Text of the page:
The prescription opiate conundrum
Within any health care system the are many complex relationships between the parties based on economics and the provision of what is clinically deemed to be appropriate care. The current so called ‘epidemic’ in the US relating to the abuse of narcotic painkilling medications and their inevitable social spillover into the street use of heroin is, if the numbers quoted by certain governmental agencies and media outlets, are alarming. This increased shock value in 2014 is exacerbated by the fact that sugar brown in all it s increased purity has made its stealth like way into the bedrooms and veins of white affluent suburban kid, leaving the black ghettos as it climbs the social ladder.
Drug addiction does not discriminate but color does and when the crack/heroin problem thrived in the inner city ghettos of NYC, Chicago and DC the national press did not seem too interested in covering the issue with an eye to remediation. The general view at that time was that these AA populations had brought it on themselves and were for all intents and purposes left to their own very limited devices.
Well now that the heroin epidemic has insinuated itself into the garden suburbs of leafy New Jersey the issues has become public policy number one. Whatever opinion one may hold regarding the racial disparities there is one fact that is inescapable, and to properly get to and understand this fact will require a short history of legal pharmaceutical drug industry.
AT the start of the century there were a number of large pharmaceutical labs in both Europe and the US most of which you will know some. These companies helped out with the war effort and so after the cessation of WWII they were given multiple tax breaks and industry incentives, which allowed a larger number to commence operating outside of the law. They manufactured potent narcotics and a multitude of anti-virals, anti-biotics and mind altering substances. These companies grew in power and financial standing and soon used this money to start their vast campaigns of bribing the US congress into passing lax laws that allowed them to indiscriminately advertise(not allowed in Eurpoe) on all media forms and create enormous teams of attractive female reps that would divide doctor territories and then relentlessly harass the doctors till they started prescribing their pills of pain. The reps would concoct wonderful stories of how effective and harmless the medications were and would entice the naïve doctors to conferences in exotic locations where they would continue their narcotic brainwashing.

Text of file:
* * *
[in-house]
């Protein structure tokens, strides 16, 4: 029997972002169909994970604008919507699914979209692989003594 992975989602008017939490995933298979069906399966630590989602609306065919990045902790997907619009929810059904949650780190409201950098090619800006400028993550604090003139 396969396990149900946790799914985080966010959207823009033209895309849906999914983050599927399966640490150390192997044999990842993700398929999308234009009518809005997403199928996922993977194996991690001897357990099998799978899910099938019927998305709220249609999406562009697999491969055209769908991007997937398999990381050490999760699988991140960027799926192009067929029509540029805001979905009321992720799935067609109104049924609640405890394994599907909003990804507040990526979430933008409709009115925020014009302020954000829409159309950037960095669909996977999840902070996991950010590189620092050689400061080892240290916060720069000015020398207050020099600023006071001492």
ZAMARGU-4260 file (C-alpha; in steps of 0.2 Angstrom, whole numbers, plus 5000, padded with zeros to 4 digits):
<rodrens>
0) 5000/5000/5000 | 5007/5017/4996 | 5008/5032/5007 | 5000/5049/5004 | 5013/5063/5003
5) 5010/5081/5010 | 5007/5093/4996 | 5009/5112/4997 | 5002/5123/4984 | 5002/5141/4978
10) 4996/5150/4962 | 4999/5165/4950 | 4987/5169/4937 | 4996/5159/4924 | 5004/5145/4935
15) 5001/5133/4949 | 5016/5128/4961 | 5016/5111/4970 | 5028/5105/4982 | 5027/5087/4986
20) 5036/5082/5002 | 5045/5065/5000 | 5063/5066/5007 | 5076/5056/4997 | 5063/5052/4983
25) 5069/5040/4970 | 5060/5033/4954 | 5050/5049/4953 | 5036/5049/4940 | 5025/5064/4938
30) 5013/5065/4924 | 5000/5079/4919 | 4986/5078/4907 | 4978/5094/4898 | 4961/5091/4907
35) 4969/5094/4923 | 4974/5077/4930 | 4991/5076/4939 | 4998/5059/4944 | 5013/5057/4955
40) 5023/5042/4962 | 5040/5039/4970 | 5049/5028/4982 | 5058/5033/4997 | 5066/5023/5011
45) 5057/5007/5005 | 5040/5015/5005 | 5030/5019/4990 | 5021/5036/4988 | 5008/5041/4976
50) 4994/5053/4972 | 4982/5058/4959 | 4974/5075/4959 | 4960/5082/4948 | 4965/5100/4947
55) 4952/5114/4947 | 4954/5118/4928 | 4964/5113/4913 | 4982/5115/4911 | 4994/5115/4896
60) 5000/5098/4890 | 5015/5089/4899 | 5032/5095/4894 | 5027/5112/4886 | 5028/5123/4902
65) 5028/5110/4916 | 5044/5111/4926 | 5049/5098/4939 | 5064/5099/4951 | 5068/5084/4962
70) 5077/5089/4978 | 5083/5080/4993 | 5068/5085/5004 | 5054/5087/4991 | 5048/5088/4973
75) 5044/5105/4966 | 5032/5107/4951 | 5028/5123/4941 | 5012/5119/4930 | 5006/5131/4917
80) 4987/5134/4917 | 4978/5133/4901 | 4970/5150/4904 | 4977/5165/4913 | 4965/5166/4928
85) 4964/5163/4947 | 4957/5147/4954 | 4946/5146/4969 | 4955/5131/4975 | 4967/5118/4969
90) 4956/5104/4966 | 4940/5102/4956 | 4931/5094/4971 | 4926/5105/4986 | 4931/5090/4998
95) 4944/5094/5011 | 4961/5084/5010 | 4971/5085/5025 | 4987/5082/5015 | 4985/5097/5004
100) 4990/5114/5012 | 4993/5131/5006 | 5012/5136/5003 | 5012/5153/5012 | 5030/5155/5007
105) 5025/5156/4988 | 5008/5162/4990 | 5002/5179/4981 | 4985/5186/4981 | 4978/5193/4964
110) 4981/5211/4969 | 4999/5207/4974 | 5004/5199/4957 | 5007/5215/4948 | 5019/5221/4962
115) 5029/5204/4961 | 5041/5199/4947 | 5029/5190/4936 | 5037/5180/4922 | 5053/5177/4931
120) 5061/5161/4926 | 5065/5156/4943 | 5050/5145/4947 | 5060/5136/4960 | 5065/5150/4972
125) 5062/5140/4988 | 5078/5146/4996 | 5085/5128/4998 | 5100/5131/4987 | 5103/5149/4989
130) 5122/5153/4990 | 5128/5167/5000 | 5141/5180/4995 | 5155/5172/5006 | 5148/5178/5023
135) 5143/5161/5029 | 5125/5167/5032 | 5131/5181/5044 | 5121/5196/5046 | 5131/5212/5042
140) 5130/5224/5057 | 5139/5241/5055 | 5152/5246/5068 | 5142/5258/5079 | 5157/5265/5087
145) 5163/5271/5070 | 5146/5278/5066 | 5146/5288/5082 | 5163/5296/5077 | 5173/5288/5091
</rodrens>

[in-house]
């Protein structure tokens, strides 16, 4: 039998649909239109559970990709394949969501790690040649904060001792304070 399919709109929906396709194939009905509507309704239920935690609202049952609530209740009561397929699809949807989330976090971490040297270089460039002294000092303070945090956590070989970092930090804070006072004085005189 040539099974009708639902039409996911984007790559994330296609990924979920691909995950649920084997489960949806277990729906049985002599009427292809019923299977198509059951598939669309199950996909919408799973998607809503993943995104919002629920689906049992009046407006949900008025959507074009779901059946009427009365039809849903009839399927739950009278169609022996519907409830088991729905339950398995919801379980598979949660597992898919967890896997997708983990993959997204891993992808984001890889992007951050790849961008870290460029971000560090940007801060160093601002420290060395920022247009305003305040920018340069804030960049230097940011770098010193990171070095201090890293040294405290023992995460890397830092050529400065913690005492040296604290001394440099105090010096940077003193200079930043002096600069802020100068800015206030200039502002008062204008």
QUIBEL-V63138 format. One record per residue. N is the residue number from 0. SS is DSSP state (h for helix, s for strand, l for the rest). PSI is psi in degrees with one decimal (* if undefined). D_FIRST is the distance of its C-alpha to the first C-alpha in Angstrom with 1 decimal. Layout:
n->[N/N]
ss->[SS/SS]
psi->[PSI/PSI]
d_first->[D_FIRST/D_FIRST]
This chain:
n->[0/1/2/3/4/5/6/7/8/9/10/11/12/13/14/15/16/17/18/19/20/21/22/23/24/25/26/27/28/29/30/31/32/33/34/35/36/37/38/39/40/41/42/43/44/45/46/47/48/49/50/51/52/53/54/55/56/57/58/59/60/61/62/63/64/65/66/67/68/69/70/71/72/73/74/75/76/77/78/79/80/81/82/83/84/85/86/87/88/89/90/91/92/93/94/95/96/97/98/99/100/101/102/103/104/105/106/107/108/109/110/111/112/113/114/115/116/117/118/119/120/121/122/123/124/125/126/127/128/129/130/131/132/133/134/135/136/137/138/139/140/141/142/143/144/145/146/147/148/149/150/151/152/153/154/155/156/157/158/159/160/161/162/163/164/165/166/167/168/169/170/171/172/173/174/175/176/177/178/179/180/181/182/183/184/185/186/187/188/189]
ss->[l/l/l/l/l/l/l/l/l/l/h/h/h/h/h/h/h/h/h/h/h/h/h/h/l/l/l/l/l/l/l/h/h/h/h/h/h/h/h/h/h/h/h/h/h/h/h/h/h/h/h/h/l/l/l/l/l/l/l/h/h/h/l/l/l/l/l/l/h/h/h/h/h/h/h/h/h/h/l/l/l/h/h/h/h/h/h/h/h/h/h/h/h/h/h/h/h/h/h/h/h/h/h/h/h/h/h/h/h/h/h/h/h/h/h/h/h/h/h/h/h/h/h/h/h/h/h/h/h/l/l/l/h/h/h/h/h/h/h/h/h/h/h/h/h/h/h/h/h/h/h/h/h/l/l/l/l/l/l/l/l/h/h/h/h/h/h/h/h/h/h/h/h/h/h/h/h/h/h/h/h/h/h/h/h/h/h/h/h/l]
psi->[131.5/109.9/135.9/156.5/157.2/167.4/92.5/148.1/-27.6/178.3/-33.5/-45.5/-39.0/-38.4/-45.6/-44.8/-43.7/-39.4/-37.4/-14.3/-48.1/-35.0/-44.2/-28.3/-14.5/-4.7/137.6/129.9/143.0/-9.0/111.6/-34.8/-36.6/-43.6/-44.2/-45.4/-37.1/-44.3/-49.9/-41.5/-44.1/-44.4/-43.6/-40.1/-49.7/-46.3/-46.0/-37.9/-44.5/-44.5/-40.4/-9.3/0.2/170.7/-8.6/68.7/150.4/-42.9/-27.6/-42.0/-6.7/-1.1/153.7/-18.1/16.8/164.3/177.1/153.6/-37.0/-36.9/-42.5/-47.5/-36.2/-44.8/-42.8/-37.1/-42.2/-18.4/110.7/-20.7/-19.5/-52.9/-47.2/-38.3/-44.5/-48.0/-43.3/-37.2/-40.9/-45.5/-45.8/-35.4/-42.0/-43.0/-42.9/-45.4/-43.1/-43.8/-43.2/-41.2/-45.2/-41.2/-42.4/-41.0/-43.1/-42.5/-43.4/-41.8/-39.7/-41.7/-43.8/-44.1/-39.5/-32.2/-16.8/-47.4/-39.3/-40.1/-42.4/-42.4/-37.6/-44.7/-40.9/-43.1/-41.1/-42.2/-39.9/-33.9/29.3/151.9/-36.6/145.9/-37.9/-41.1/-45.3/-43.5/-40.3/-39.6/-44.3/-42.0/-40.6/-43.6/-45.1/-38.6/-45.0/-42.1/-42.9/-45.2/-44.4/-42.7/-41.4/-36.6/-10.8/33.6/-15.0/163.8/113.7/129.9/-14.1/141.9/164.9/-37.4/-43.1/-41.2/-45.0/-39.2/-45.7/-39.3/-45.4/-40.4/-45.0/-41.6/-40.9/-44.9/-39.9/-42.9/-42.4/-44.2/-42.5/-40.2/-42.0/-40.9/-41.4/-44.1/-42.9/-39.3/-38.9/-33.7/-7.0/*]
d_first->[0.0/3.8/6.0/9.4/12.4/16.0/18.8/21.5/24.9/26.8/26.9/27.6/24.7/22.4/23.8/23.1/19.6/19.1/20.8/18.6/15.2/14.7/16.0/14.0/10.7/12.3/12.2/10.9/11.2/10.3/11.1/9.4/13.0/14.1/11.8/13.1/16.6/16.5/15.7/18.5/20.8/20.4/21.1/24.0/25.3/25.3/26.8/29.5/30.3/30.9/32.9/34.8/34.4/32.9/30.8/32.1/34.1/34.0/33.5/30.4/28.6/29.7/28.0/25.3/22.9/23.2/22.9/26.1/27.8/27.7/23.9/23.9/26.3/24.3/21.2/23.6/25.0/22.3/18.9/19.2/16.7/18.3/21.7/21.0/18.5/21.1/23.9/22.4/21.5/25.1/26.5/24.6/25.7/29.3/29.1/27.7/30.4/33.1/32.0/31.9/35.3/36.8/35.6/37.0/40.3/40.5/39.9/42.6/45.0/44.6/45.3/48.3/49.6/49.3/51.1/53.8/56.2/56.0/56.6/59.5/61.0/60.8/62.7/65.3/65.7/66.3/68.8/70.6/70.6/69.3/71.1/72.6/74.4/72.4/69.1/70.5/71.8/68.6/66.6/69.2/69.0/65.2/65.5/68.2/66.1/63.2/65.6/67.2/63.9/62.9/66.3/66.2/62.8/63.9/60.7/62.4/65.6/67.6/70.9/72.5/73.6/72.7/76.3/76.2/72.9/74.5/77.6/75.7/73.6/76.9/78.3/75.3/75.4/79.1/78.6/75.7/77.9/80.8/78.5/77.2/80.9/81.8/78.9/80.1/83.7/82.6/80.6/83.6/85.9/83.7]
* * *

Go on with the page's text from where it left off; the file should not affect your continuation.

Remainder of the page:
Now although many would say the physician is individually responsible for the dispensation of the medications it seems almost discriminatory that the recent attacks on the medical profession by the DEA and the local licensing boards have not as part of their greater strategy taken aim at the executives of the large pharmaceutical companies, who are the manufacturers and drug dealers. I fear this is another example of big government corruption in which the monies donated from the large pharmaceutical companies have silenced the DEA and other prosecutorial authorities, and therefore the easier target is the lone physician, who in most cases is just trying to honor his oath and help patients with debilitating pain. I do not however think this will happen unless there is an enormous public campaign that holds these companies accountable. Alternatively they should be stopped from advertising as is the case in Europe, which has a compensated smaller fraction of addiction and synthetic drug abuse.
The recent spate of stories of famous people overdosing on usually heroin can have an initially glamorizing effect , but the truth of a drug addicts life is one of intense misery. There is no question that this social problem needs addressing but before any effective solution is implemented all parties concerned must have an honest discussion.
Just to give you a little background on the migration of synthetic opiates in to the medical management of non-malignant chronic pain conditions it was about 1993 that a distinguished neurologist from the Memorial-Sloan Kettering Hospital in Manhattan began proposing the use if these medications in small doses in patient with no cancer but chronic pain. This shift in thinking opened the therapeutic gates for synthetic opiates such as fentanyl patches, oxyconton, Percocet and and host of other variants. The intention was to controlmpian as effectively as possible as pain had just become one of the vital signs taken in the post-operative recovery room before discharge and it had therefore gained the sameclinical eminence as BP and Pulse. Treating pain aggressively in the first 24 hours after surgery was seen as beneficial as it lowered the cortisol stress reaction and allowed a quicker recovery and rehabilitation of the patient. It can be seen therefore that the intentions and theory were both good and based on scientific reasoning.
Fast forward 10 years and the situation seems to have developed some probl;ems that need correction. However it would be a an uneducated mistake to introduce draconian legislation that hurt the patients that need these medication most and which would essentially turn the clock of medicine back 40 years. There are without questions elements of society that have criminalized the traffic of these substances but it is inhumane to punish the good doctors and deserved patients whose lives have been made livable by the addition of synthetic opiates.
Overall there needs to be a moderate well though out plan that addresses the problem but continues to support the life saving programs for chronic pain patients. The issue of narcotic use is far too important to allow it the become a political football. That would be a crime.